Mike Rutherford – guitarist and founder of prog rock titans Genesis – loves a Squier Bullet Stratocaster it can be revealed. Favoring Fender’s super-budget electric guitar over instruments multiple times the price the prog legend has recently taken to playing these bargain basement models live in front of thousands of fans.
So how has this entry-level Strat managed to convert a seasoned pro like Rutherford? After all, he could play virtually any Stratocaster he wanted.
GP spoke to his Guitar Tech Steve Prior in order to find out.
“The Squier Bullet Stratocaster is his favorite at the moment, it really is,” says Prior who currently happens to be out on the road with Queen’s Roger Taylor following the postponement of Genesis The Last Domino? tour dates due to Covid-19. “And I’ve just bought him a couple of others which I’ve found rather cheaply in the clearance section at Guitar Guitar in Newcastle (opens in new tab) [England]. They were only about 100 quid each! I mean they’re unbelievably good guitars for the money."
“His favorite one is an unusual color; it’s a limited-edition finish called Sonic Grey,” Prior tells us. “Squier Bullet Strats in this finish were imported into South Africa from Indonesia. Mike bought the guitar in a shop in Cape Town because he forgot to take his black Clapton Strat with him on a visit. He actually bought two (the other Bullet Strat is Arctic White.)
“Sitting at home in Cape Town plugged into his Blackstar 3-watt amp, Mike just fell in love with it playing along to his laptop and relearning all the Genesis songs. That was him for almost all of the first lockdown because he wasn’t allowed out of Cape Town. He was stuck there. But he came back saying how much he loved this guitar.”
The Sonic Grey Squier Bullet Stratocaster features a polyurethane-finished poplar body and 25.5 inch scale ‘C’-profile maple neck with a 9.5 inch radius, 21-fret Laurel fingerboard. Three Standard Single-Coil Strat pickups along with a 6-Saddle Vintage-Style Synchronized Tremolo means the guitar stays close to Fender’s original 1954 design.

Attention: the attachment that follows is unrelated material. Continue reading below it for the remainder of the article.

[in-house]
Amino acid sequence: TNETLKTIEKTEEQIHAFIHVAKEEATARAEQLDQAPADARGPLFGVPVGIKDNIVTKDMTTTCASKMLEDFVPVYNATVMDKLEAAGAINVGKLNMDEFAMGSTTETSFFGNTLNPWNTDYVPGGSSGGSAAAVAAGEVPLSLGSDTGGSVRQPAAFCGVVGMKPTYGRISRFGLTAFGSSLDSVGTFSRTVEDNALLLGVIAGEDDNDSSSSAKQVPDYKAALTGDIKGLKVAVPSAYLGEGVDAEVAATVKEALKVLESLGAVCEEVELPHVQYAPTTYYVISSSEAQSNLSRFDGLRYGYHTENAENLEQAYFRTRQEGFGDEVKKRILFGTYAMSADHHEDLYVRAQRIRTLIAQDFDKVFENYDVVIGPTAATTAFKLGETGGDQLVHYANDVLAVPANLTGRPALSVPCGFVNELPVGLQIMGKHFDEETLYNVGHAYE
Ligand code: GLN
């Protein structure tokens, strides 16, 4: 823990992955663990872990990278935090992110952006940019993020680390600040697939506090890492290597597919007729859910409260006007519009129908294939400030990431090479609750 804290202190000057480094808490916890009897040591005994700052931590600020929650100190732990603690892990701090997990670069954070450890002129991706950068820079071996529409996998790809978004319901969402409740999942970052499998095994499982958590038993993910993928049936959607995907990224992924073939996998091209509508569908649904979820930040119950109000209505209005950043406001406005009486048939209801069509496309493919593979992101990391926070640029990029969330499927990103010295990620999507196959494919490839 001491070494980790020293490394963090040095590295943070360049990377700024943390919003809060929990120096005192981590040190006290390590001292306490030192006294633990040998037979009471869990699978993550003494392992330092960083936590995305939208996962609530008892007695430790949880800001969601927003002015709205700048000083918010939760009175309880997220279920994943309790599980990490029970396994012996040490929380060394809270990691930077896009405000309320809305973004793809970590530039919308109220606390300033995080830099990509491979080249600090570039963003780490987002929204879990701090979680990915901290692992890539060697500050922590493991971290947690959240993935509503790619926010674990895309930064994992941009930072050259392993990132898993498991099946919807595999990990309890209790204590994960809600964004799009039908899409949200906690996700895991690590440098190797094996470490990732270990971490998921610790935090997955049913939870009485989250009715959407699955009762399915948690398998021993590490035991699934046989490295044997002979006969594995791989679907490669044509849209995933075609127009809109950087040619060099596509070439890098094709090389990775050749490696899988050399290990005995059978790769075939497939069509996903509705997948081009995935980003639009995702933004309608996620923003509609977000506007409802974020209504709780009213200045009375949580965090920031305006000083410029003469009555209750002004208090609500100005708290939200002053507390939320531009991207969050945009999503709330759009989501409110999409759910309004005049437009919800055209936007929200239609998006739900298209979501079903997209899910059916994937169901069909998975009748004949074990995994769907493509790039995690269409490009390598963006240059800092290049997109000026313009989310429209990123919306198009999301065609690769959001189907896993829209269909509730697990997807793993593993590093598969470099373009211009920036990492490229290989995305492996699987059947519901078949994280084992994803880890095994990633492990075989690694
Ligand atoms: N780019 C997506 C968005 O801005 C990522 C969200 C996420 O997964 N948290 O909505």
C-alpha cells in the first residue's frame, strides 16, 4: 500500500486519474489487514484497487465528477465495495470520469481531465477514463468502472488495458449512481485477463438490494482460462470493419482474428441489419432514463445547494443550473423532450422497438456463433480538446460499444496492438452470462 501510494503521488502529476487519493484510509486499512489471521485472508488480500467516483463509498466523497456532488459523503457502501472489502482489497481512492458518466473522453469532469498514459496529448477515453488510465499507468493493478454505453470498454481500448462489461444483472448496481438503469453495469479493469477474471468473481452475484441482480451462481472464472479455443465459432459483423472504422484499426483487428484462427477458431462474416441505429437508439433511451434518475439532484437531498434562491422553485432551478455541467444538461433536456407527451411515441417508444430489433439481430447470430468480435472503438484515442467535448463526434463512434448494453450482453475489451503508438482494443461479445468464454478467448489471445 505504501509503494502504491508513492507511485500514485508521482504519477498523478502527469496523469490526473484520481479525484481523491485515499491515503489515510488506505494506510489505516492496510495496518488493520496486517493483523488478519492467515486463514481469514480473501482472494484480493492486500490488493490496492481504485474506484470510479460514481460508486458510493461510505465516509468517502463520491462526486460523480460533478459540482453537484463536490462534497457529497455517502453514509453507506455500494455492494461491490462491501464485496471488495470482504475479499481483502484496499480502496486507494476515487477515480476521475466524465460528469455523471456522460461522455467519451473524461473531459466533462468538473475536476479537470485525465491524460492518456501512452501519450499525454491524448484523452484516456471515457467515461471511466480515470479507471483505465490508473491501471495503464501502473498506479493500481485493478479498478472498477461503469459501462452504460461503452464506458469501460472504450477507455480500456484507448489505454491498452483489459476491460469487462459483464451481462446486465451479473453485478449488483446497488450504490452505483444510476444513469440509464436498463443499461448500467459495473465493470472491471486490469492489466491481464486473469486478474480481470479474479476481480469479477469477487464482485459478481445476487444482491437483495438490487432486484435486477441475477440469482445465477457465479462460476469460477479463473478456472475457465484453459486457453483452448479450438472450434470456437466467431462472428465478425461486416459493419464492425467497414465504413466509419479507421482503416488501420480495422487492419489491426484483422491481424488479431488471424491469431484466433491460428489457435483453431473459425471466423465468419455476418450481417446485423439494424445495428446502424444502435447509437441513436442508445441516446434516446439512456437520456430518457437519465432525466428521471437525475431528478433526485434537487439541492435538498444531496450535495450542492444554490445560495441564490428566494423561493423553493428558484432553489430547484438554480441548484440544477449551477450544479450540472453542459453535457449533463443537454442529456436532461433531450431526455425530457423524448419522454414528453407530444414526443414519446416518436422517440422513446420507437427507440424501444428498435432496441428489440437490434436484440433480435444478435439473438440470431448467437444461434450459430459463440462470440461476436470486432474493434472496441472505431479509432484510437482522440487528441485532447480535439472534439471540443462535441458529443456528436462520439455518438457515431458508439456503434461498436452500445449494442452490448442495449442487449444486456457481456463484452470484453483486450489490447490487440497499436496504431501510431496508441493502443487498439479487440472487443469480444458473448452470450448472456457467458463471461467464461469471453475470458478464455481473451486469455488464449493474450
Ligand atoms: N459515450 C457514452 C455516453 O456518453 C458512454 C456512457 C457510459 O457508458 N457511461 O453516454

“It’s super lightweight; it feels like balsawood,” highlights Prior. “But I have changed the bridge/saddles and put Gotoh tuners on just to make it more reliable for the tour. Mike loves the sound of the pickups, although on a couple of these guitars I have put Fender Noiseless bridge pickups in, just in case we get any interaction with the stage's enormous 70 feet LCD screen.”
While Fender’s Squier Bullet Stratocasters are cheerfully functional instruments, pro players may want to upgrade and mod the guitars to bring them up to spec. Indeed, they serve as ideal testbeds for tinkering.
“If you want to put Gotoh tuners on you’ve got to enlarge the peghead holes,” advises Prior. “I also recut the nut and dressed the frets. I would maybe recommend upgrading the electronics to Switchcraft and CTS too. It’s about fine-tuning the guitar really.
“Mike has got so many other wonderful Strats, but he also loves using these Indonesian-made Squier Bullet Stratocasters. He can’t put the Sonic Grey one down. It’s the first guitar he wants to play every day and he uses it for some big songs in the Genesis set including “No Son of Mine” and “Mama.”
“I asked him if he’d like me to take the Squier decal off the headstock but he said he wanted it stay. Fender are probably over the moon about that!”
Stay in touch with current goings on in the Genesis camp here (opens in new tab).
Rod Brakes is a music journalist with an expertise in guitars. Having spent many years at the coalface as a guitar dealer and tech, Rod's more recent work as a writer covering artists, industry pros and gear includes contributions for leading publications and websites such as Guitarist, Total Guitar, Guitar World (opens in new tab), Guitar Player (opens in new tab) and MusicRadar (opens in new tab) in addition to specialist music books, blogs and social media. He is also a lifelong musician.
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